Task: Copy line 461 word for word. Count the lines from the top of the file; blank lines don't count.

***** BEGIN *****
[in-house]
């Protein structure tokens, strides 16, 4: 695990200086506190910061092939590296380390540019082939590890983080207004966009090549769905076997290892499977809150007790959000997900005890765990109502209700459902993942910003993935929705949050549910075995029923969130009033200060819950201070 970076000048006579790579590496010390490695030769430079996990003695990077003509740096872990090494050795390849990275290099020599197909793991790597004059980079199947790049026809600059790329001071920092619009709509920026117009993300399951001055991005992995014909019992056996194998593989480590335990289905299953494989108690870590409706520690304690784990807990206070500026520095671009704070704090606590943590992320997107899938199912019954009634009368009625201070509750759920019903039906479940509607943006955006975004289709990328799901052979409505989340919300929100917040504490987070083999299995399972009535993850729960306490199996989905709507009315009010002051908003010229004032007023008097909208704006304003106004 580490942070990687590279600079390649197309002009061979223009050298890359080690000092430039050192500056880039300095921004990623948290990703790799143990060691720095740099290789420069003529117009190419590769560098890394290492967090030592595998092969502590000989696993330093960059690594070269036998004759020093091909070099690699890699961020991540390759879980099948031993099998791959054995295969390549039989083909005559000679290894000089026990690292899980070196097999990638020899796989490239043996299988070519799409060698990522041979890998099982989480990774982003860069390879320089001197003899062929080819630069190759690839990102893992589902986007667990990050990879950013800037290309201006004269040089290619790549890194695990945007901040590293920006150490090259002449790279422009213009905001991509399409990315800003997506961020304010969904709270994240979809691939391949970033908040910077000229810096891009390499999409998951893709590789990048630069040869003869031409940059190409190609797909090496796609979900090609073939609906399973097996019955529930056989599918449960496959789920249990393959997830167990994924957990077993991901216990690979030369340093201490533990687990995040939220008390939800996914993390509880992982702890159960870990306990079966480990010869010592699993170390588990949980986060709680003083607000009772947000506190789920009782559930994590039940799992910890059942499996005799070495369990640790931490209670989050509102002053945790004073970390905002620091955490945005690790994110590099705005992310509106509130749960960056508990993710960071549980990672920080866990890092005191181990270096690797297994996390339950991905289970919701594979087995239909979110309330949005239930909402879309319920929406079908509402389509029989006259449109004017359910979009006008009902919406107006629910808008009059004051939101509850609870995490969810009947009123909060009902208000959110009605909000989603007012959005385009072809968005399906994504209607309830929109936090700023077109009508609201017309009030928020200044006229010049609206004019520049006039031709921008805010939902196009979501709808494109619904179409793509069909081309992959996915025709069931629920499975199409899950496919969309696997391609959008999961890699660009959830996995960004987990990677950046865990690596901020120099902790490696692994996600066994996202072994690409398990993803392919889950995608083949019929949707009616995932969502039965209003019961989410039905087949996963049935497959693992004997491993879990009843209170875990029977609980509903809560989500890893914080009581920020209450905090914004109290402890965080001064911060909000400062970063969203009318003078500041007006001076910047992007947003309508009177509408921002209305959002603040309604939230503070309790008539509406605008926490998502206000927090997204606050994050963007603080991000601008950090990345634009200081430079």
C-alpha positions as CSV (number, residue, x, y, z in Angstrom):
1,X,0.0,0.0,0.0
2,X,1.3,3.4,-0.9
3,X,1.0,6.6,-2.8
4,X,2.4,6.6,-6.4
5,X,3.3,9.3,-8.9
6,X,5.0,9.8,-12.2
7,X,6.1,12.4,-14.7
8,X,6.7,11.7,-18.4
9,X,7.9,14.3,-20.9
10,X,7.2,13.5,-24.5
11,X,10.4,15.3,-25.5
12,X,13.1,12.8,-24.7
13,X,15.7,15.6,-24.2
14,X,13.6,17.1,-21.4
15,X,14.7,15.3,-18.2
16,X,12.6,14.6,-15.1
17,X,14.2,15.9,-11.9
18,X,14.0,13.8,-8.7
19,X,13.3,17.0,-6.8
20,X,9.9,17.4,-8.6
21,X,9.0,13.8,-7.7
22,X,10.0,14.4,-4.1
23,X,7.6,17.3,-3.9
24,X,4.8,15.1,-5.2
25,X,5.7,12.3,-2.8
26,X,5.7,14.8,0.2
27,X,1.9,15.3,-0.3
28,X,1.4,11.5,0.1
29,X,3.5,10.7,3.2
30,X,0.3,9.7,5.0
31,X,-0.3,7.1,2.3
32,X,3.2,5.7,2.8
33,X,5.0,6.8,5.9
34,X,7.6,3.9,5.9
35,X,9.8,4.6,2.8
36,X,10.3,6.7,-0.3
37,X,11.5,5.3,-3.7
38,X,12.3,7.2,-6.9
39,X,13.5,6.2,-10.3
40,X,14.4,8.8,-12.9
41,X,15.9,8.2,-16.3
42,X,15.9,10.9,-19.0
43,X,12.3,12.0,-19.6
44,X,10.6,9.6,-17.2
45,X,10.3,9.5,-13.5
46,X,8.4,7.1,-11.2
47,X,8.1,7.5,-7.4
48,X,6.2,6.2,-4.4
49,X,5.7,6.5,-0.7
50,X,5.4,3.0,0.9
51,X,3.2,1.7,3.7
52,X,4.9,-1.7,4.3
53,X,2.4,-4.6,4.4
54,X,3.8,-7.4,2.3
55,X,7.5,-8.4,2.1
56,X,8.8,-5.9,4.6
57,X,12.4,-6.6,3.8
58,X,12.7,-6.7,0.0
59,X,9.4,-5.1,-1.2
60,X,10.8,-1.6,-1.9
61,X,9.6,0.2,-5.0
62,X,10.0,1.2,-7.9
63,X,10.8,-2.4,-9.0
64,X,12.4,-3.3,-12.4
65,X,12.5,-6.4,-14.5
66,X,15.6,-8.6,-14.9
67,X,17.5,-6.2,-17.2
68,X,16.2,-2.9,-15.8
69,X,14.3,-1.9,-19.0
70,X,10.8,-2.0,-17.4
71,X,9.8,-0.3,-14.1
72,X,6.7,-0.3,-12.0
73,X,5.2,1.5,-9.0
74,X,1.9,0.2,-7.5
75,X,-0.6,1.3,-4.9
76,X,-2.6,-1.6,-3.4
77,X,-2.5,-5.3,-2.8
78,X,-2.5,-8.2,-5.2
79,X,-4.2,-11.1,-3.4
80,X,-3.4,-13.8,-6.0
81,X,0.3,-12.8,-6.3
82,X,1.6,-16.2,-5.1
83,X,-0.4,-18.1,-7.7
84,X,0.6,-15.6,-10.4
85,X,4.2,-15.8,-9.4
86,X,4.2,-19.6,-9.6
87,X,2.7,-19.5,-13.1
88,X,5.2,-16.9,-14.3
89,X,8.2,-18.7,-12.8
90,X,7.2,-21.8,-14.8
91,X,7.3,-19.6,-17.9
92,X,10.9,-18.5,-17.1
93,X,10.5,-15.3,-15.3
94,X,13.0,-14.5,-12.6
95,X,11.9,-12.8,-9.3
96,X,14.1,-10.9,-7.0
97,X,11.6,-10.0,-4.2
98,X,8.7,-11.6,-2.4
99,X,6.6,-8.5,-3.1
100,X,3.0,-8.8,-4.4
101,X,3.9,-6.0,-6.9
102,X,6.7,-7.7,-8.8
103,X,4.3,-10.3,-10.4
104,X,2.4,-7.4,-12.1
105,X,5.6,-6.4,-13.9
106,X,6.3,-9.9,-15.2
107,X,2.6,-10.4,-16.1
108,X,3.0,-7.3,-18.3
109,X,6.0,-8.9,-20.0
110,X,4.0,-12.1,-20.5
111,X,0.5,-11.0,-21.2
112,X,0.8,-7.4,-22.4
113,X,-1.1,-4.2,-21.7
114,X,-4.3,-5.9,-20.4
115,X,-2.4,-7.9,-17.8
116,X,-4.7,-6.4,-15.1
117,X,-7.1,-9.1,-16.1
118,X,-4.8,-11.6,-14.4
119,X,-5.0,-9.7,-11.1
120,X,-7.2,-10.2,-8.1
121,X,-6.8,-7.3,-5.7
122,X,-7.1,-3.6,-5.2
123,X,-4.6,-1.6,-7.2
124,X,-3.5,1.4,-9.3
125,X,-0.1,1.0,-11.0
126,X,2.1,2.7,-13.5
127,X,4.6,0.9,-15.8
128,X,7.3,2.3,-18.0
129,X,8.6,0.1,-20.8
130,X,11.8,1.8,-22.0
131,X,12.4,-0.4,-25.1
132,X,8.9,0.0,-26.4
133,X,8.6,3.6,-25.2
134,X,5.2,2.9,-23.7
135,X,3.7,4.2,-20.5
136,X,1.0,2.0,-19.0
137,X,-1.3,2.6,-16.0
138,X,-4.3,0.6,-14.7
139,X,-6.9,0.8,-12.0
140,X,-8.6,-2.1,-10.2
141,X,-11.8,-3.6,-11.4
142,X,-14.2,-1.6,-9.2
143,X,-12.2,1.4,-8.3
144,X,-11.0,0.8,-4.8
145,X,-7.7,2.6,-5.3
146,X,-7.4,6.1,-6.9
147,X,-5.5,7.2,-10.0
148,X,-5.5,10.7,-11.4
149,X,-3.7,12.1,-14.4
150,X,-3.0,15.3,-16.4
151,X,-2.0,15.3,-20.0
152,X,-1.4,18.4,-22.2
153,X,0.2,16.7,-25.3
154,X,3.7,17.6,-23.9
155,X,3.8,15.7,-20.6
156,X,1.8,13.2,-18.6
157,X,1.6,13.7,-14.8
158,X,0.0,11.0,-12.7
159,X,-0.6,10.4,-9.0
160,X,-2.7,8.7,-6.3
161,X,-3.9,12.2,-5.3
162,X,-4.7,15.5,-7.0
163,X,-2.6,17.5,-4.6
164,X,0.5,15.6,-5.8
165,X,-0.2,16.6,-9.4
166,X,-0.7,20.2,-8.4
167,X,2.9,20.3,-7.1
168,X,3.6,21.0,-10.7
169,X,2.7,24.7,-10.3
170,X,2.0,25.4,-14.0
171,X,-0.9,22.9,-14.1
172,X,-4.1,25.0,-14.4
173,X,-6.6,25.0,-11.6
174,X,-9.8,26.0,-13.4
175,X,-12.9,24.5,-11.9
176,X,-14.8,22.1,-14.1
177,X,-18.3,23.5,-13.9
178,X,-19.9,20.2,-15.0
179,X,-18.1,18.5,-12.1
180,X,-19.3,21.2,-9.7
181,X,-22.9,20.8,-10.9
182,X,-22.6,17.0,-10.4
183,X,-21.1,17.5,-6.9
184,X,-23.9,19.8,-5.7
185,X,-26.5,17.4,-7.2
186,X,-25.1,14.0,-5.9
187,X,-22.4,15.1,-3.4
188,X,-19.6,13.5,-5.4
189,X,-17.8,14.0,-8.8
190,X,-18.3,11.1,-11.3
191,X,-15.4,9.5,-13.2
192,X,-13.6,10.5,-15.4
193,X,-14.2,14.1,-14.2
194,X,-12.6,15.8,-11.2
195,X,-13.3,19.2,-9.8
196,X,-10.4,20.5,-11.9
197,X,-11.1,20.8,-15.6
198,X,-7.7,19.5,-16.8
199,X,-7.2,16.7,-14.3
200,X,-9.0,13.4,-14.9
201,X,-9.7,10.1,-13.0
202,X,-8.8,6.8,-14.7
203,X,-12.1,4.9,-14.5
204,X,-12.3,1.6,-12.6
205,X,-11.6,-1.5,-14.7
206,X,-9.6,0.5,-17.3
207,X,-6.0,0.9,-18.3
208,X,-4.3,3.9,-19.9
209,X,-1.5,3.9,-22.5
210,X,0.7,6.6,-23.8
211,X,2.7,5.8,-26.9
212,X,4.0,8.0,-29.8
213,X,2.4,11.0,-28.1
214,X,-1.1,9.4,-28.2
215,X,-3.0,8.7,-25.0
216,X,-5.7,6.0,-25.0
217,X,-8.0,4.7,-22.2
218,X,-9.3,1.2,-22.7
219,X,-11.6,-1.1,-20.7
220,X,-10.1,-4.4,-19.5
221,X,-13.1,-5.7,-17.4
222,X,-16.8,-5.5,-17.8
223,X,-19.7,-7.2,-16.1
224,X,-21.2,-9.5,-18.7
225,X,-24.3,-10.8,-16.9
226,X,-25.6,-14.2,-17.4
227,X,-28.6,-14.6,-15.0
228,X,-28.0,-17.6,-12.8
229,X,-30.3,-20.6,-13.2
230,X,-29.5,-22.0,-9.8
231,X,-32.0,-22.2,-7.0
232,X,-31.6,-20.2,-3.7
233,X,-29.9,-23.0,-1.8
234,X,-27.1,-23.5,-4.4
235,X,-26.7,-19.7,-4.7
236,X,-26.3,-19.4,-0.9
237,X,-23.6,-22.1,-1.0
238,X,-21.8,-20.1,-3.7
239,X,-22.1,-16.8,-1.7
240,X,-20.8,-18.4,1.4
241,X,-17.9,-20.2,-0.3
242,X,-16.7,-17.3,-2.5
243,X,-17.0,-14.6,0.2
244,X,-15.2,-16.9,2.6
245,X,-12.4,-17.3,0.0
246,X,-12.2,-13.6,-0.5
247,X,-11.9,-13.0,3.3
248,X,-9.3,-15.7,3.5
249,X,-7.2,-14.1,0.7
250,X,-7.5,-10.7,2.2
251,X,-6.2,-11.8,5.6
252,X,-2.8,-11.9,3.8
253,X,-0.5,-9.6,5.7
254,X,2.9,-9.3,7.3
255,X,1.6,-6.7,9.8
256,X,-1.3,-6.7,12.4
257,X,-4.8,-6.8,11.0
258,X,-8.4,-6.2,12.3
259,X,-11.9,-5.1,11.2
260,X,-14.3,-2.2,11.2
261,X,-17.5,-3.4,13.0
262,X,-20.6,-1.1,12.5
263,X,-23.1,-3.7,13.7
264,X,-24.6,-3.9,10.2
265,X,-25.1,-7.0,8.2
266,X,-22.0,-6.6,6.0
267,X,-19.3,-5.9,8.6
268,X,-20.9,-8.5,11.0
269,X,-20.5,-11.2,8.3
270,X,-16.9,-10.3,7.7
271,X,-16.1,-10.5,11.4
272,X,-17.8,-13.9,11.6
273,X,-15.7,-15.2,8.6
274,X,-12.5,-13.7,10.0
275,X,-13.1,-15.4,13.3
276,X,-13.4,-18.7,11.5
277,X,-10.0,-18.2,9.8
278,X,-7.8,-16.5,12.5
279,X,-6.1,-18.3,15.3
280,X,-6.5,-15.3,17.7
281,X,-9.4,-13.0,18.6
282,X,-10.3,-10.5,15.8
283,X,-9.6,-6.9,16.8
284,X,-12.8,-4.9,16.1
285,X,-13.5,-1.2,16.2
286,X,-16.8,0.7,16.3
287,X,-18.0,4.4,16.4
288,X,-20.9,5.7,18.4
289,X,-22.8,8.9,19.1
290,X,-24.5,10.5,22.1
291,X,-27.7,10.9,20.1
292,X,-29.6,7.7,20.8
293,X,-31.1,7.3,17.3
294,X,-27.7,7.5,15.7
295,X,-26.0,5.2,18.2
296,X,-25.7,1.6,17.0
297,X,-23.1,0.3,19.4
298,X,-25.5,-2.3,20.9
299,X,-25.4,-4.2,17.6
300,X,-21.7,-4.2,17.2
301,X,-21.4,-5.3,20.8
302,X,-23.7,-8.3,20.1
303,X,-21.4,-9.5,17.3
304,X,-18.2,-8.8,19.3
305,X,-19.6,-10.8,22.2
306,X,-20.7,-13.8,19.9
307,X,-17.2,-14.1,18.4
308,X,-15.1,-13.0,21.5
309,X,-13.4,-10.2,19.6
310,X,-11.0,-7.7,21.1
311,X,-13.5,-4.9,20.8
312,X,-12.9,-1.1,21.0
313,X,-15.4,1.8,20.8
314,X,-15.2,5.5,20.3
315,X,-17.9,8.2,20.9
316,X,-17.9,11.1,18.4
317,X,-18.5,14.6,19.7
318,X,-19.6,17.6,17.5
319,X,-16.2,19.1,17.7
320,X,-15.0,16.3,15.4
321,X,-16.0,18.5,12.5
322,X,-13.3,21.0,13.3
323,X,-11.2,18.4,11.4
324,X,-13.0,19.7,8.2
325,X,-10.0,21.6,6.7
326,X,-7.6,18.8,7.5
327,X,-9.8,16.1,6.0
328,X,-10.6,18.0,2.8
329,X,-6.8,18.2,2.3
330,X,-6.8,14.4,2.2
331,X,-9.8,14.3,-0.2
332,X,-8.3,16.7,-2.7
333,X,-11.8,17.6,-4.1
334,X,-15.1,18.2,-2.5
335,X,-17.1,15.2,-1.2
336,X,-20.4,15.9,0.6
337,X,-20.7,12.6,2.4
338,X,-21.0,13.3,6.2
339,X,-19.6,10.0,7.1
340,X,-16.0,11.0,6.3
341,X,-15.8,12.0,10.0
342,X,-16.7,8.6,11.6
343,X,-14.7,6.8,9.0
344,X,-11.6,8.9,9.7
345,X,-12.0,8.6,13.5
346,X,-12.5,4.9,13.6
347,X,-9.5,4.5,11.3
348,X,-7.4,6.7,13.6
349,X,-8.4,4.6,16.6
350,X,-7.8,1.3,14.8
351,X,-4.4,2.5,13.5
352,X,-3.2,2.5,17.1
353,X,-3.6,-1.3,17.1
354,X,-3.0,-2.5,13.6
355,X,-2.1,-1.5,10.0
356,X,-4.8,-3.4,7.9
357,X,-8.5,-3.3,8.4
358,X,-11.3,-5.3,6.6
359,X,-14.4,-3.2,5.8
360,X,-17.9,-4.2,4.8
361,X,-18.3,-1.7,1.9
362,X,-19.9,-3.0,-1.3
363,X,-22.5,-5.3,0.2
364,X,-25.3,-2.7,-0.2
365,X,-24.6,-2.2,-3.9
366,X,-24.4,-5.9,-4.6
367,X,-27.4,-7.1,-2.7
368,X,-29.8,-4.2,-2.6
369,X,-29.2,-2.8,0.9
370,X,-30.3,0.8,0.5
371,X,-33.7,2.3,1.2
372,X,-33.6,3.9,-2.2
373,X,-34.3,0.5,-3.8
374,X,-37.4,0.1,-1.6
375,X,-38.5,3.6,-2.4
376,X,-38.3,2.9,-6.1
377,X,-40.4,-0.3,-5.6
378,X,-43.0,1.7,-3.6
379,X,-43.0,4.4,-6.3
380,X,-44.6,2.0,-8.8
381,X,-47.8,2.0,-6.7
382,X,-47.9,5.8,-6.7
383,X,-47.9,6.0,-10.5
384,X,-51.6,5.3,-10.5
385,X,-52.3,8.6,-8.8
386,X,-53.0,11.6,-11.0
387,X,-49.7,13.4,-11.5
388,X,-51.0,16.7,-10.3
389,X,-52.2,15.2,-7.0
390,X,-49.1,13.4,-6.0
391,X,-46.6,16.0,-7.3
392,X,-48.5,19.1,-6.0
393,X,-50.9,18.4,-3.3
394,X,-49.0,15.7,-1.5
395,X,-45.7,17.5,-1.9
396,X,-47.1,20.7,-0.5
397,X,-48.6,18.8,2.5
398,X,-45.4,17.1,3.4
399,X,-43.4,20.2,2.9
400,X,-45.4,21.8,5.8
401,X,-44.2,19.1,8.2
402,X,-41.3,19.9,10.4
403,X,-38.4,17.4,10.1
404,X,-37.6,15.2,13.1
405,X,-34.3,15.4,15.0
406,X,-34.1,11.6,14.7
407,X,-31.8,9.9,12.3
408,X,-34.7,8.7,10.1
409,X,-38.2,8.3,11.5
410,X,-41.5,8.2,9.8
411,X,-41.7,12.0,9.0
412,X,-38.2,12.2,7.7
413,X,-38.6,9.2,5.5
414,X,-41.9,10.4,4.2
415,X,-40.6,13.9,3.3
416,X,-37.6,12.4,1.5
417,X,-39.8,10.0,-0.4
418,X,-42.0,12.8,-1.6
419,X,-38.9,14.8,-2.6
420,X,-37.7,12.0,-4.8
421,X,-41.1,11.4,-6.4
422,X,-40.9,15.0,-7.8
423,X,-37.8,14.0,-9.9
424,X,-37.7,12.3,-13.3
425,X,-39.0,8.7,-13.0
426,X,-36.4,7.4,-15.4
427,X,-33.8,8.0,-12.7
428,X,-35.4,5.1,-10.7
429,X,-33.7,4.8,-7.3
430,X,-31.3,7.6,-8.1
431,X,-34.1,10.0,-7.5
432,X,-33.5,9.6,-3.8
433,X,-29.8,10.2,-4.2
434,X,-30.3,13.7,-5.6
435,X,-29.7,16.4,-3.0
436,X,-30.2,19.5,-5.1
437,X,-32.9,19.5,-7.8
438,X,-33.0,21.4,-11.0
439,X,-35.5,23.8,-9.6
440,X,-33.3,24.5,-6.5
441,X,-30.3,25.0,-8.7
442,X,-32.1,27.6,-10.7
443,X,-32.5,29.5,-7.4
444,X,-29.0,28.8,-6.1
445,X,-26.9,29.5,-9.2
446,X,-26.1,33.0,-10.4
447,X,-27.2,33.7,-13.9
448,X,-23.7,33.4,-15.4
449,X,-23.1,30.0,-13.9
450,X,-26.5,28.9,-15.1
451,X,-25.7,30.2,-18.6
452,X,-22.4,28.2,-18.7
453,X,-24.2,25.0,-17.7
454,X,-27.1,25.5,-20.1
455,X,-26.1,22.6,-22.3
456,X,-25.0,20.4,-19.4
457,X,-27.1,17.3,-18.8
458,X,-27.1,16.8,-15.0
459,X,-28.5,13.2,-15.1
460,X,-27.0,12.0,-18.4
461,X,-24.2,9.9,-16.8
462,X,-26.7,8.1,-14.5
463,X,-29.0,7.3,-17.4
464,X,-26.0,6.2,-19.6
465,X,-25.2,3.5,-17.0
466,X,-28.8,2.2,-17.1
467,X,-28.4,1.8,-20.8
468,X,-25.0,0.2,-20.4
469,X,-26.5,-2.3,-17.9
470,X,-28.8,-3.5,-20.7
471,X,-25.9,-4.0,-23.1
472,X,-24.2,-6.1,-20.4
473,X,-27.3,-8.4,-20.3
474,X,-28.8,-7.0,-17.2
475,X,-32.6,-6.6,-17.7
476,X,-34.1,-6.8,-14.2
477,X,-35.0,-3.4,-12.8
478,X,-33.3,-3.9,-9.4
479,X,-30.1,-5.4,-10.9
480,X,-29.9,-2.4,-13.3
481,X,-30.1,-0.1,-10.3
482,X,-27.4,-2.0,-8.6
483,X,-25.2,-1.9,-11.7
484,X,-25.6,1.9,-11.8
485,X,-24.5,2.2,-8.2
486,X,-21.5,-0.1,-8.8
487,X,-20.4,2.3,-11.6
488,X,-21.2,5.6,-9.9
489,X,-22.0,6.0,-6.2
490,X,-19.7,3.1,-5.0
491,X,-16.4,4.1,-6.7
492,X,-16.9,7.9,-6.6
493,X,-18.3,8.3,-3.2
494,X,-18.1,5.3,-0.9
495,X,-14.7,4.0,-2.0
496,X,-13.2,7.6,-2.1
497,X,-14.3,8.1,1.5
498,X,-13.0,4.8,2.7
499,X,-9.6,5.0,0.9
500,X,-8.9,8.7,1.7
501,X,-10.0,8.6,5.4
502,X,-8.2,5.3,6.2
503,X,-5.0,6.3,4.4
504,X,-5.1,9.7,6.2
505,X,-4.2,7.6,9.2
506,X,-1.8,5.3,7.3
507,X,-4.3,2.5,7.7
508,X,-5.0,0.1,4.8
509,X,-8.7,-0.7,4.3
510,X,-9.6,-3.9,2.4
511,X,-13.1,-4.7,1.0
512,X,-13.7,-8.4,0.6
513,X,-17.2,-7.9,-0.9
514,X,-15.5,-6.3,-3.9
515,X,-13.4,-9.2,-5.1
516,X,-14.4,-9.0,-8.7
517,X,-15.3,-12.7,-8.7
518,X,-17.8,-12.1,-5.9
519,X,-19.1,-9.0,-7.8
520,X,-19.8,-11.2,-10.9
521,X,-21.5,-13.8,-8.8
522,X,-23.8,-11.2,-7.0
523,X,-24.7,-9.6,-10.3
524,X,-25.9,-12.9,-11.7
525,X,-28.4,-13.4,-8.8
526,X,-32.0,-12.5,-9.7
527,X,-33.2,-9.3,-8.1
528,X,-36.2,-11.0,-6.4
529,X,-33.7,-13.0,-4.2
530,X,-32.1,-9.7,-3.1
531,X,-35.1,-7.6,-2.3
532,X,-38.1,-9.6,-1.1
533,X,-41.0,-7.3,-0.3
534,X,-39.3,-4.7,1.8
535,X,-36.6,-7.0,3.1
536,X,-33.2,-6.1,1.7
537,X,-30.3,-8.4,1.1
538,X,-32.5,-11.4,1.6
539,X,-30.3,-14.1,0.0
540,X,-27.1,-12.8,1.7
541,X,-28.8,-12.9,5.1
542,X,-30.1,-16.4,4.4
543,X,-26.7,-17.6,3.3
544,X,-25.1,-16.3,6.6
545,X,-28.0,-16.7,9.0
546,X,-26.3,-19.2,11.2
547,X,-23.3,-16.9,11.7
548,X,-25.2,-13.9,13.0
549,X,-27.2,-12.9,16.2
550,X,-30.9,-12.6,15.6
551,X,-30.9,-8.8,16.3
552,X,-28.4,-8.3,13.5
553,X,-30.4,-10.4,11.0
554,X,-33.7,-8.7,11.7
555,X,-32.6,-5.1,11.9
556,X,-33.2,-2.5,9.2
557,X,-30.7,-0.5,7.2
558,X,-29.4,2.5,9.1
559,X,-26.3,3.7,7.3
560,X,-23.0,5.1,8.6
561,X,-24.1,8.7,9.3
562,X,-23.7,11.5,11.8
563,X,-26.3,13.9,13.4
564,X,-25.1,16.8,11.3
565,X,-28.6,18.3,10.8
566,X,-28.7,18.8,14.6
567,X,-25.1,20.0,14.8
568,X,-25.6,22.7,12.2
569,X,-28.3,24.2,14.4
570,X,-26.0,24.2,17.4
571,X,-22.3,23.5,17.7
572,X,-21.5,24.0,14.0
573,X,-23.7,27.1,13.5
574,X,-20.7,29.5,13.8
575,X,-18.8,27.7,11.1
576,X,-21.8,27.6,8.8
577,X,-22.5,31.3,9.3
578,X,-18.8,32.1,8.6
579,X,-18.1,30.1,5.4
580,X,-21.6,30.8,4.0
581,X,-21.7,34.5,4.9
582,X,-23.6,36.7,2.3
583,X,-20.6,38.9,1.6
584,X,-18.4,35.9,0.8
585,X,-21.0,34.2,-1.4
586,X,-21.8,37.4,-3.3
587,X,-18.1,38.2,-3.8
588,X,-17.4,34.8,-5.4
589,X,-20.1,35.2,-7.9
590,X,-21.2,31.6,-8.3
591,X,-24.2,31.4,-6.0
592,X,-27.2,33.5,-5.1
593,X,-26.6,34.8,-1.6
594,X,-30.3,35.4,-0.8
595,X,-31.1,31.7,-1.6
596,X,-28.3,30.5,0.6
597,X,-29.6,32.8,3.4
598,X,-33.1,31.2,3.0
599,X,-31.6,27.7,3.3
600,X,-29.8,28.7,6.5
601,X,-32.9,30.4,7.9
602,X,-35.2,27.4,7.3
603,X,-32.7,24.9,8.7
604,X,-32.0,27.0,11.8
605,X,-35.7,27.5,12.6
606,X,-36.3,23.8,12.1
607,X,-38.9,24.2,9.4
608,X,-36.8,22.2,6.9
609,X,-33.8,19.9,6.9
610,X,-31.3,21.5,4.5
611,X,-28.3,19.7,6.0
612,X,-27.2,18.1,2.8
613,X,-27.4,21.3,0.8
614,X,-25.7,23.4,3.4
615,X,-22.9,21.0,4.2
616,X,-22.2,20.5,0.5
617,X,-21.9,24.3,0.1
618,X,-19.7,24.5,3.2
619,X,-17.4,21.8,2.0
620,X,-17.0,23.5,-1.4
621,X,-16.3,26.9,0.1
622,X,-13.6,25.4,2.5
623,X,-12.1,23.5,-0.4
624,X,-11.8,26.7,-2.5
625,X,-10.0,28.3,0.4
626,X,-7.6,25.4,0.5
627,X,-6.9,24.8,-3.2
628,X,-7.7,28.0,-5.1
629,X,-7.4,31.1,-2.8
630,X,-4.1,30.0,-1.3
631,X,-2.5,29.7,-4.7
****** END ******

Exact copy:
458,X,-27.1,16.8,-15.0